Virginia Tech at Louisville
- Saturday, Oct. 31, 4 PM, ACC Network
- Virginia Tech vs. Louisville Betting Line: Virginia Tech -3.5
- Virginia Tech-Louisville roster cards: Click here
- Game notes from Hokiesports: Click here
- Louisville weather: Click here
With a penchant for making big plays on offense and allowing big plays on defense, the 2020 Louisville Cardinals are probably one of the most entertaining teams in college football. They have a knack for making the highlight reels, for better or for worse.
Last week’s Wake Forest game aside, Virginia Tech has been a team that has generated a lot of big plays on offense, but they haven’t exactly been stalwarts on the defensive side of the ball. All the numbers indicate that this will be a fun game with lots of big plays and plenty of points. Of course, the numbers also indicated the same thing before the Wake game, and that’s not exactly what we got. In 2020, who really knows?
Louisville is 2-4 on the season. After beating Western Kentucky 35-21 to open the season, the Cardinals were beaten 47-34 by a good Miami team. There’s no shame in that. Then they lost to Pitt 23-20. However, the next week they lost to Georgia Tech 46-27 after holding a 21-7 lead early in the game and a 27-26 lead at the end of the third quarter. They followed that up by losing to a COVID-laden Notre Dame team 12-7, and then they smoked Florida State 48-16 last weekend.
This game will be a bit different for the fans, and it will certainly be different for the players. Between 11-12 thousand people have attended each of Louisville’s home games this season, so this will be the first time this season that Tech players have played in front of a big crowd (by 2020 definitions).
Big Play Offense
The Louisville offense isn’t rated as highly as you might think, but they are an offense that is conducive to SportsCenter highlight reels because of their ability to generate big plays.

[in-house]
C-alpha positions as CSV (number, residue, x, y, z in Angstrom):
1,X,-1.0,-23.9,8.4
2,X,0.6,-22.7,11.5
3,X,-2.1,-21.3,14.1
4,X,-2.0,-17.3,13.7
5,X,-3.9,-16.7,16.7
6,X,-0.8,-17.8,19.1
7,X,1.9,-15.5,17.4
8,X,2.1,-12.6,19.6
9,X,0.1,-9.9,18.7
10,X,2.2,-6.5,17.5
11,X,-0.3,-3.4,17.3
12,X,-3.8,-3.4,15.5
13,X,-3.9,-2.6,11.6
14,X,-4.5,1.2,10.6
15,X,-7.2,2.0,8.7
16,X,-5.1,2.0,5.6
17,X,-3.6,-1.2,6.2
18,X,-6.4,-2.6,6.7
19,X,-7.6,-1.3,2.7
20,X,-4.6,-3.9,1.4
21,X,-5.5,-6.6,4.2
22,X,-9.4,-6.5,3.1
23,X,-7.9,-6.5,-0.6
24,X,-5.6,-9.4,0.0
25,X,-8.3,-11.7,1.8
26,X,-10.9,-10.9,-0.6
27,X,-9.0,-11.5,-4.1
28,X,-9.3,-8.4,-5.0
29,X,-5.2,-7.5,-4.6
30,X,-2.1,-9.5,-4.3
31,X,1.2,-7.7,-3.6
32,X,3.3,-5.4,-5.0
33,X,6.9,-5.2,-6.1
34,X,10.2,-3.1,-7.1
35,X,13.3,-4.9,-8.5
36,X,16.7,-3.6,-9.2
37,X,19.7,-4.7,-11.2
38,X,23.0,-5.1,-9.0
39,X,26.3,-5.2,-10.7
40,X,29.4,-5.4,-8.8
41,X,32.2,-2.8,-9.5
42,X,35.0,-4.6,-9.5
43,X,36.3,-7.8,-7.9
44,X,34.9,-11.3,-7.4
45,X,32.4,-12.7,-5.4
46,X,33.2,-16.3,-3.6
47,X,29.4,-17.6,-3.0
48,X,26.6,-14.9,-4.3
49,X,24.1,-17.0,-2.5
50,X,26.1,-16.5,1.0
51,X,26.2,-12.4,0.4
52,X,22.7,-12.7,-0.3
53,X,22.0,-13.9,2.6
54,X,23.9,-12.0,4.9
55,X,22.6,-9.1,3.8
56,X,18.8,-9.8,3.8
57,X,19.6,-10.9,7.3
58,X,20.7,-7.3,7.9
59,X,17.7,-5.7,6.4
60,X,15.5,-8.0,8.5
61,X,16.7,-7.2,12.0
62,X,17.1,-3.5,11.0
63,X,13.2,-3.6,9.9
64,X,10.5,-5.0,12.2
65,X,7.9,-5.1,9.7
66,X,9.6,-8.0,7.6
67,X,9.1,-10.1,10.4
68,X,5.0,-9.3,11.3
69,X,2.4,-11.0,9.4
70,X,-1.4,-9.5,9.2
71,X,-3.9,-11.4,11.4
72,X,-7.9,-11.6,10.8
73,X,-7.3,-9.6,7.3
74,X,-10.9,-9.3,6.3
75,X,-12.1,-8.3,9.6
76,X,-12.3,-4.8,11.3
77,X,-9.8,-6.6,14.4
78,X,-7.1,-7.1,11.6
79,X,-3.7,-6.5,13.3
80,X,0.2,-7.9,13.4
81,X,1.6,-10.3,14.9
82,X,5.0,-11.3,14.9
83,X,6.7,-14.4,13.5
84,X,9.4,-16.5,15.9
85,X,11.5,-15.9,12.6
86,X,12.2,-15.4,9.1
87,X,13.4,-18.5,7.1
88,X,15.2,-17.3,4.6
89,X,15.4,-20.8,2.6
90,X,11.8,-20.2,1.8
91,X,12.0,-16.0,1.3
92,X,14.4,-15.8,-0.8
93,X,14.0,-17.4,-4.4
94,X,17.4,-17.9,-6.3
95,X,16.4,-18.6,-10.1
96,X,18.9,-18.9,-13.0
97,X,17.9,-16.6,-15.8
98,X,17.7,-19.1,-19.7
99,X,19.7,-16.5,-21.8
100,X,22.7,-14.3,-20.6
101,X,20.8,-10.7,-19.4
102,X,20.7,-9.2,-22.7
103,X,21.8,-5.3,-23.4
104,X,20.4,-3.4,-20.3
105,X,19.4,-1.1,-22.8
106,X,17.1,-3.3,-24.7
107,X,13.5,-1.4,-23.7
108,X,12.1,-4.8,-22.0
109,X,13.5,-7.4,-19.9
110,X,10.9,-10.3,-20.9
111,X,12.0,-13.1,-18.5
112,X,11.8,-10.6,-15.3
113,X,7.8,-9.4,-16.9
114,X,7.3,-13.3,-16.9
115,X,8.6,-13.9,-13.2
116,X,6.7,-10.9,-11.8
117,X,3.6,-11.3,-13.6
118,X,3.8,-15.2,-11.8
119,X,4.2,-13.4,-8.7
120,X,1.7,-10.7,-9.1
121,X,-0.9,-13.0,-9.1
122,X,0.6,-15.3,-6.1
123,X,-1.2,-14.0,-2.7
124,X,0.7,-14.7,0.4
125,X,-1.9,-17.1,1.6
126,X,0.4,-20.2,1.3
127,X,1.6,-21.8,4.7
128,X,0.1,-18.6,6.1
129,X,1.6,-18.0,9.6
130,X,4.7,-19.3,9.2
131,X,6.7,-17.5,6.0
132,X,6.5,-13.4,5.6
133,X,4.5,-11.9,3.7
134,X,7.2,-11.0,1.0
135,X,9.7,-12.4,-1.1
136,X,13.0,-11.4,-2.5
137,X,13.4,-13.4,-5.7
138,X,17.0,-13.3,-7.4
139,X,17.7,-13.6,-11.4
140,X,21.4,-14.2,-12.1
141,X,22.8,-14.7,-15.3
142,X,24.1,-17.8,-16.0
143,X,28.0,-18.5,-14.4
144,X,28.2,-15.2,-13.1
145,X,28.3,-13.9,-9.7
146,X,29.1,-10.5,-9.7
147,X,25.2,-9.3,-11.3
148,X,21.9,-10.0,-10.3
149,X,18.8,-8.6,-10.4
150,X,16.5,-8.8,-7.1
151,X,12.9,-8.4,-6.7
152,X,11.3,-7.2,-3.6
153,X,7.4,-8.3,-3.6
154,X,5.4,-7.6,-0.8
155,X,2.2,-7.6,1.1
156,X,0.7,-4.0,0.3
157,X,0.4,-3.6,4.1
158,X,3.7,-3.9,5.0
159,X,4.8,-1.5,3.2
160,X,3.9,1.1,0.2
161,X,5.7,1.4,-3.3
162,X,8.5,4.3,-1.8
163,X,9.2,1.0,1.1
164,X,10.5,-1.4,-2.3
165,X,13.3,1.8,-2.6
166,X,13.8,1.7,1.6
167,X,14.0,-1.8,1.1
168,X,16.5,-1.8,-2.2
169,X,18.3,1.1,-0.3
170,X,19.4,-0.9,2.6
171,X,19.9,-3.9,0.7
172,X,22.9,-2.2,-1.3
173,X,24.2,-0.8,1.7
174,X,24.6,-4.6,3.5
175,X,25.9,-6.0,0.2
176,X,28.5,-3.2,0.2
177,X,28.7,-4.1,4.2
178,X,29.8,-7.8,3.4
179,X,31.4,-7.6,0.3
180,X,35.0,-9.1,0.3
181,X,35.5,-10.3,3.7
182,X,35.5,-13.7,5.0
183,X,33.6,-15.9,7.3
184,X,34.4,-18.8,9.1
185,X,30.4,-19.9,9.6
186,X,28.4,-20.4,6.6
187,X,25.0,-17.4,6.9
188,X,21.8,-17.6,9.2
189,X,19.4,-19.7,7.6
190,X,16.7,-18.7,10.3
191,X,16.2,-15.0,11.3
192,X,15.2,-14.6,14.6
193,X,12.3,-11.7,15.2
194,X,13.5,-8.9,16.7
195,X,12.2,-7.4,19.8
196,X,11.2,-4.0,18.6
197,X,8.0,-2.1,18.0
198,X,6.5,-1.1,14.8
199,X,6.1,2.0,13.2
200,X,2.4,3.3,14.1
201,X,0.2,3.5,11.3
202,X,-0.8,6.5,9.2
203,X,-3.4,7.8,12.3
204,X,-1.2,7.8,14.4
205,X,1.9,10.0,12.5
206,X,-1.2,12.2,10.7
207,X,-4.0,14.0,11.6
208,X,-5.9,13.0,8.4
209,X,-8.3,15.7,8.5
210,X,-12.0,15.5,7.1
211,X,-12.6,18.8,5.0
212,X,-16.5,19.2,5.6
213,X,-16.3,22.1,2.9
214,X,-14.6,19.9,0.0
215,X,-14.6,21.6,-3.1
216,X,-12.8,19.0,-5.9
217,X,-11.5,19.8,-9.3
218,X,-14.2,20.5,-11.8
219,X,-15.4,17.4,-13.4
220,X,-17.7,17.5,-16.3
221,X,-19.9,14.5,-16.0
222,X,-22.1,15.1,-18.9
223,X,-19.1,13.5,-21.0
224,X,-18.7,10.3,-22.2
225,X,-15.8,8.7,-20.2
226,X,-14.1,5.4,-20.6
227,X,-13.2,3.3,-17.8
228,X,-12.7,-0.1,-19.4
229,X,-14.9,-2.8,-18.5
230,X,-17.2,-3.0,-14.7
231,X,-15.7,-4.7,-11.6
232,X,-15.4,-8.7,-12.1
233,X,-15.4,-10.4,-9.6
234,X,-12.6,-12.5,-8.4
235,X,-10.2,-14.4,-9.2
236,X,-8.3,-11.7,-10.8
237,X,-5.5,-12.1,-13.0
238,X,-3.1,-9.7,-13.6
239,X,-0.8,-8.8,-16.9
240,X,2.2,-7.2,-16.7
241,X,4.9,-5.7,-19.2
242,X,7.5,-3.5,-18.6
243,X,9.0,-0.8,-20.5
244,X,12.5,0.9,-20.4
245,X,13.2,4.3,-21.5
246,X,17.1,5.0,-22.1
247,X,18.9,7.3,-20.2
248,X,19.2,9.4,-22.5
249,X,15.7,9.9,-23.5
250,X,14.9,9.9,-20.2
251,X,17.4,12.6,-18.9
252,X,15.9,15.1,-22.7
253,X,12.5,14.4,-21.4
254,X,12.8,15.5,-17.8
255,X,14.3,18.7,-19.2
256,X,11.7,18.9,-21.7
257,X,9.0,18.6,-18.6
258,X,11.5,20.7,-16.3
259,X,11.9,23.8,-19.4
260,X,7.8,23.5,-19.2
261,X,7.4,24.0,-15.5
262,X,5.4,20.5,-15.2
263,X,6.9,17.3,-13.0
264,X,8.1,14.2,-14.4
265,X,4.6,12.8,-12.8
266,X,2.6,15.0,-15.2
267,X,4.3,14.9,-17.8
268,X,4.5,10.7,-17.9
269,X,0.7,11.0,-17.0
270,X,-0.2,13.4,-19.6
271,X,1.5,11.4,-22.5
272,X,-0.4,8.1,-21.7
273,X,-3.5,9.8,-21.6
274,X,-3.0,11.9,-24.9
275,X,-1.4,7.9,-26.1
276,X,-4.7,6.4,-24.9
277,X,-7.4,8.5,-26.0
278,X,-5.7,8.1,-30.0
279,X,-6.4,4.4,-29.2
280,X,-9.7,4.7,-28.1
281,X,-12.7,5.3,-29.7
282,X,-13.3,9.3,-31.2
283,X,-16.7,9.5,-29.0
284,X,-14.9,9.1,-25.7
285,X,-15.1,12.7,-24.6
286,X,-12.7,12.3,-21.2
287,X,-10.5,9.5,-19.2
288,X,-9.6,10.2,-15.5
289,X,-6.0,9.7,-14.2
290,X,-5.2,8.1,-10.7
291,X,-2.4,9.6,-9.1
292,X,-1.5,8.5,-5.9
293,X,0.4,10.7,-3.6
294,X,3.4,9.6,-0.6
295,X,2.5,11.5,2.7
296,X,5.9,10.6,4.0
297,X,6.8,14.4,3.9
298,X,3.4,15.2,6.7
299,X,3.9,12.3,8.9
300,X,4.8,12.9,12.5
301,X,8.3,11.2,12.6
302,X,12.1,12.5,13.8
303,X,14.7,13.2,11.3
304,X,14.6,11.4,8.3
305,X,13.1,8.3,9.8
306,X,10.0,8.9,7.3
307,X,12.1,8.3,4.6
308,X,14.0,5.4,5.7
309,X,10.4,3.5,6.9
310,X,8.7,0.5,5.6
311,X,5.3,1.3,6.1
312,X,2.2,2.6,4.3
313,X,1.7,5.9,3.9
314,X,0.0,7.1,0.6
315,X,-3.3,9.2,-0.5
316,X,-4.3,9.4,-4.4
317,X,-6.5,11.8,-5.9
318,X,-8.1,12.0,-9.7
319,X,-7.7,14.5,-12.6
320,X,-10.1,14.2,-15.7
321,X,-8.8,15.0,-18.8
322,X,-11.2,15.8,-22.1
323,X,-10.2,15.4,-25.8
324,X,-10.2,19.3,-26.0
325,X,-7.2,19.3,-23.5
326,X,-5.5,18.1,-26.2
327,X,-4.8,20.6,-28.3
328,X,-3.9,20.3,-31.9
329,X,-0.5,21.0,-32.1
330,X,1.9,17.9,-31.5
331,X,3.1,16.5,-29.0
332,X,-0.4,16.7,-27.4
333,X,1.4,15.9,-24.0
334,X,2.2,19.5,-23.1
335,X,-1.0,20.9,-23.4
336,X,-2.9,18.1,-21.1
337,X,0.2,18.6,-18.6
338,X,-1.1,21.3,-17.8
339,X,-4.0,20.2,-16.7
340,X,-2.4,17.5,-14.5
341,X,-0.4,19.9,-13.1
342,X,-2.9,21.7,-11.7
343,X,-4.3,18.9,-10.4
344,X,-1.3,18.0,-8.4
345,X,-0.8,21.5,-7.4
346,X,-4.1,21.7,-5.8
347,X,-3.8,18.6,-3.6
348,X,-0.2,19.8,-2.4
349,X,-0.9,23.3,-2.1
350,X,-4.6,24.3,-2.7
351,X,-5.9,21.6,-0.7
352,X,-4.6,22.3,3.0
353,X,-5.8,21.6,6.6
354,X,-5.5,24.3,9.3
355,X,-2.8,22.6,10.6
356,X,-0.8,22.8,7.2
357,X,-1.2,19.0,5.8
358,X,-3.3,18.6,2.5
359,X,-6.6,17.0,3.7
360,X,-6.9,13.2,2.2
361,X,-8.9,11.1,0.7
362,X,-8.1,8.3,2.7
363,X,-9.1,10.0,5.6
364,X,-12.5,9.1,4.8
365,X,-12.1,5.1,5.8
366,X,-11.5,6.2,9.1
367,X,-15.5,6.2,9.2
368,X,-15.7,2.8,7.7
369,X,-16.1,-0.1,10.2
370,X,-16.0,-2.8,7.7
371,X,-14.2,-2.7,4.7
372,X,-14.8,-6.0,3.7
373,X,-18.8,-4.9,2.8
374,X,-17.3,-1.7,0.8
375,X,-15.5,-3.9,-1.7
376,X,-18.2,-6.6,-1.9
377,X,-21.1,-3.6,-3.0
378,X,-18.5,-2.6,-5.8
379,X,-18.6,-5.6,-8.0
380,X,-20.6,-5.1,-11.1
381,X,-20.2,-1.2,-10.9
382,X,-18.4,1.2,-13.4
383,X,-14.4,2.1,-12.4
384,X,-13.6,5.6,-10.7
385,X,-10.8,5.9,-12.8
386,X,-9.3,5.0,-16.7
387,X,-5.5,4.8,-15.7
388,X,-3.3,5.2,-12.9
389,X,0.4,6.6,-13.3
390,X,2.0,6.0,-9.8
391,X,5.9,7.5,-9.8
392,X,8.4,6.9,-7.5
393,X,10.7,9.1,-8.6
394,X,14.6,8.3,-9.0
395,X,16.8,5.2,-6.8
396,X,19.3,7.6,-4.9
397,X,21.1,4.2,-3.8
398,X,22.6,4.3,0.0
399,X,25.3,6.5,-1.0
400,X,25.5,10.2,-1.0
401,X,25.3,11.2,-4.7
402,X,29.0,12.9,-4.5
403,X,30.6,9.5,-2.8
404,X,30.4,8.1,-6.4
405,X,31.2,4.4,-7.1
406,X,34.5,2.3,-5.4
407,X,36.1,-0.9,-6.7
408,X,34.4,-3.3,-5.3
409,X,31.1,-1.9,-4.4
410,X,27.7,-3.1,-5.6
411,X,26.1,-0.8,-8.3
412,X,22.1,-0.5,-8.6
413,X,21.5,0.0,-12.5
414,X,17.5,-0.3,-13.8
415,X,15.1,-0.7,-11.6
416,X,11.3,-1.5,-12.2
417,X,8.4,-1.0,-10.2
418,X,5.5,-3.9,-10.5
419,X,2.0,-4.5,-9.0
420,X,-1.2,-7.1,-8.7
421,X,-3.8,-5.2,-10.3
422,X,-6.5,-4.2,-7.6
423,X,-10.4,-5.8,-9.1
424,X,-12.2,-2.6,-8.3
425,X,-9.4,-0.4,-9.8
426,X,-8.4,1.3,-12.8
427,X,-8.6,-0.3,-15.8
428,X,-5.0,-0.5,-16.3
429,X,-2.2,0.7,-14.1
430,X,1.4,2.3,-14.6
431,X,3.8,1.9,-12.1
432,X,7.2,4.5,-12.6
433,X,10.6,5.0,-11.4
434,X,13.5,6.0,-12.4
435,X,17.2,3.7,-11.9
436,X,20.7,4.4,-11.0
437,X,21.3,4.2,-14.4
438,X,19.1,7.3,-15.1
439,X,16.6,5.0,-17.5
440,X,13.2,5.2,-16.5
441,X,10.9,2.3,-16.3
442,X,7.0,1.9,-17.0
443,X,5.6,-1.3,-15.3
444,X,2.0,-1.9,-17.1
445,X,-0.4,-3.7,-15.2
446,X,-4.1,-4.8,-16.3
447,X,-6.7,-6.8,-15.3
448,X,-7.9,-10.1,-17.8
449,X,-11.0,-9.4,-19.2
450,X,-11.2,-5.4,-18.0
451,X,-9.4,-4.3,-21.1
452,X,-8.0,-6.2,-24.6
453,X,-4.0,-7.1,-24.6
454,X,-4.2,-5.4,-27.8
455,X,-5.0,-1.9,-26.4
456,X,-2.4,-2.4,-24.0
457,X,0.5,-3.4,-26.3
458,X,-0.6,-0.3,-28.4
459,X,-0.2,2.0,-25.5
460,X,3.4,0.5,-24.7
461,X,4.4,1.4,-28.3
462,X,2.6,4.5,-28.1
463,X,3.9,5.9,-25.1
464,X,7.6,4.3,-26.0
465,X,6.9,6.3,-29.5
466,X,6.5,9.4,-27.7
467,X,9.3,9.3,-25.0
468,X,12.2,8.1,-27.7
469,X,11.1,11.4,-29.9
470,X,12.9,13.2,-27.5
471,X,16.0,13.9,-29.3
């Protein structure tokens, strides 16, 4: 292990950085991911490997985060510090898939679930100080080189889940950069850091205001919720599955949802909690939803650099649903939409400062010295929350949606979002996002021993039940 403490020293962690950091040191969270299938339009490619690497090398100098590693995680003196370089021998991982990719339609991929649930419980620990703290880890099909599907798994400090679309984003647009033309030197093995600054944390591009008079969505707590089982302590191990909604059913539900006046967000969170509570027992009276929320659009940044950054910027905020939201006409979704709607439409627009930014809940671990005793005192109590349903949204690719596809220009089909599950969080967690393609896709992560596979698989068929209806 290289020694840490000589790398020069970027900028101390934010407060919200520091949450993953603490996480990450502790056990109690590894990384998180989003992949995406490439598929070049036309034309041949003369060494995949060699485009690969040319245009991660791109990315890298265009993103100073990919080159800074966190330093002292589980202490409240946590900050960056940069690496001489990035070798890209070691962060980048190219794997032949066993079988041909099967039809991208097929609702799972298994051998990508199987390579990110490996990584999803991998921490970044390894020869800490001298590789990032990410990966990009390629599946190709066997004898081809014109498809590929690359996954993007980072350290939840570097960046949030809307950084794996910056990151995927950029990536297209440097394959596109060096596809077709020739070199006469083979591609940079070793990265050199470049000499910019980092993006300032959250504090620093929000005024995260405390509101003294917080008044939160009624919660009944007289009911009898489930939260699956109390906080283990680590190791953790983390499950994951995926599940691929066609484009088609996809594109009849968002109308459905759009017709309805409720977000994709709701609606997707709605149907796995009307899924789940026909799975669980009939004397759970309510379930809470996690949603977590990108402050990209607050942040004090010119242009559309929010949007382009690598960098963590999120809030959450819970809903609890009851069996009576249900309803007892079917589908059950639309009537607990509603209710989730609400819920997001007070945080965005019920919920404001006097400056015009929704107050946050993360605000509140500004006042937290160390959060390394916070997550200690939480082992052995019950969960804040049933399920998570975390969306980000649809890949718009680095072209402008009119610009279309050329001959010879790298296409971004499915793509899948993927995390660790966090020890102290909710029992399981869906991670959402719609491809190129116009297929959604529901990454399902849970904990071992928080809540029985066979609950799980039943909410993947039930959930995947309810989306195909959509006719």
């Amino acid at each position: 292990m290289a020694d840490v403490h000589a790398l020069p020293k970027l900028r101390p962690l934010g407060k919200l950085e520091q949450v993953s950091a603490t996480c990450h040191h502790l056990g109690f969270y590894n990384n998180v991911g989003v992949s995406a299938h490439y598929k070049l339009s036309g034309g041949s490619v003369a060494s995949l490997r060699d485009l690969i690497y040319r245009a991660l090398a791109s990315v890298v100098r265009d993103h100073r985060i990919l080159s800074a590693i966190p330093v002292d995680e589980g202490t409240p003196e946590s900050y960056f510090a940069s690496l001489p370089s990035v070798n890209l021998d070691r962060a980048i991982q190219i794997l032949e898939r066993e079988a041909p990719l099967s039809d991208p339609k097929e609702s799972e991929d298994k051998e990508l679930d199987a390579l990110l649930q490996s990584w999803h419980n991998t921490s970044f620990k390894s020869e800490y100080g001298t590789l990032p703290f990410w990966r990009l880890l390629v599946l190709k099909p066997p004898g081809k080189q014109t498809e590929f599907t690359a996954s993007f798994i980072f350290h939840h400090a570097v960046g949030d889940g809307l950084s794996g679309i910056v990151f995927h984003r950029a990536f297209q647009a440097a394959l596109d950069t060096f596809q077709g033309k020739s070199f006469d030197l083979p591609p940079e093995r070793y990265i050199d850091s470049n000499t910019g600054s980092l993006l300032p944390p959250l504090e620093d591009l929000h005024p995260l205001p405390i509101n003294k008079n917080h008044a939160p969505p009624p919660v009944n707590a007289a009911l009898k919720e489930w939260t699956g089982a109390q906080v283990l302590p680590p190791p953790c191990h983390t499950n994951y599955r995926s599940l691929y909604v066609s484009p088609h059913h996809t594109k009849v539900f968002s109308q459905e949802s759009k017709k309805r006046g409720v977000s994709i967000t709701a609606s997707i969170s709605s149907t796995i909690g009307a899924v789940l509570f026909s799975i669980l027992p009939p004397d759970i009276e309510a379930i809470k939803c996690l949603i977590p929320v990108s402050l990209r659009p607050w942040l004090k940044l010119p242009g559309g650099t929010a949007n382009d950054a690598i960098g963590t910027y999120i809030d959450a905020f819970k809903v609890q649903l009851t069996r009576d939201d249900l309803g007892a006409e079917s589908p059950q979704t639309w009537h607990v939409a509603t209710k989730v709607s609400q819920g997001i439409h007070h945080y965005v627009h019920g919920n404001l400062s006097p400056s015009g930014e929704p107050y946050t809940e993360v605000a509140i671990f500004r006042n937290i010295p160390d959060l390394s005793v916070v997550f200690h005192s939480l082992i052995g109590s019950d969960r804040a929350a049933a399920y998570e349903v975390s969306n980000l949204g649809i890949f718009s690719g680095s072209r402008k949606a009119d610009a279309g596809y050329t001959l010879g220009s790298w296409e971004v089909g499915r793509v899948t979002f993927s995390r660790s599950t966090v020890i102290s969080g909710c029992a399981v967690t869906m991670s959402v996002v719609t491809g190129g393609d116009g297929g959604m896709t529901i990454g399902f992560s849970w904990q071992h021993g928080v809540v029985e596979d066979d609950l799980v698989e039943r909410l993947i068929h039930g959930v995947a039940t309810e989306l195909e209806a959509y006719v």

The Cardinals rank No. 43 nationally in total offense at 416.5 yards per game. These days, that’s not very many. By comparison, the Hokies rank No. 21 in total offense at 474.2 yards per game. Likewise, if you look at the advanced metrics, here’s where Louisville ranks in the ACC…
Offense: No. 7
Passing: No. 8
Pass Blocking: No. 8
Receiving: No. 4
Running: No. 11
Run Blocking: No. 4
With such middle-of-the-pack numbers, why do we hear so much about the Louisville offense? Because when they do move the football, they do it with big plays, and big plays are Twitter-friendly and ideal for SportsCenter highlights. Here’s where the Cardinals rank nationally in terms of big plays generated…
10+ yard plays: No. 16
20+ yard plays: No. 8
30+ yard plays: No. 10
40+ yard plays: No. 6
The party line from Justin Fuente since Monday is that the Louisville offense has the potential to score whenever and wherever they have the ball, and he’s correct. However, between those big plays, the offense hasn’t done very much, and that revolves around the inconsistency of quarterback Malik Cunningham (6-1, 195, r-Jr.).
Cunningham was a dominant player for the Cardinals last season, but his numbers have taken a hit so far this season. Turnovers in particular have given him a problem, at least in comparison to last season. Here are his 2019 and 2020 numbers….
2019: 62.4%, 2,061 yards, 11.6 yards per attempt, 22 TDs, 5 INTs, 194.8 rating
2020: 62.9%, 1,396 yards, 8.4 yards per attempt, 12 TDs, 5 INTs, 150.8 rating
Cunningham had 179 passing attempts in 12 games, which left him one attempt short of qualifying for official NCAA statistics, which require 15 attempts per game. Had he qualified, he would have finished No. 2 in the nation in pass efficiency, behind only Heisman Trophy winner Joe Burrow.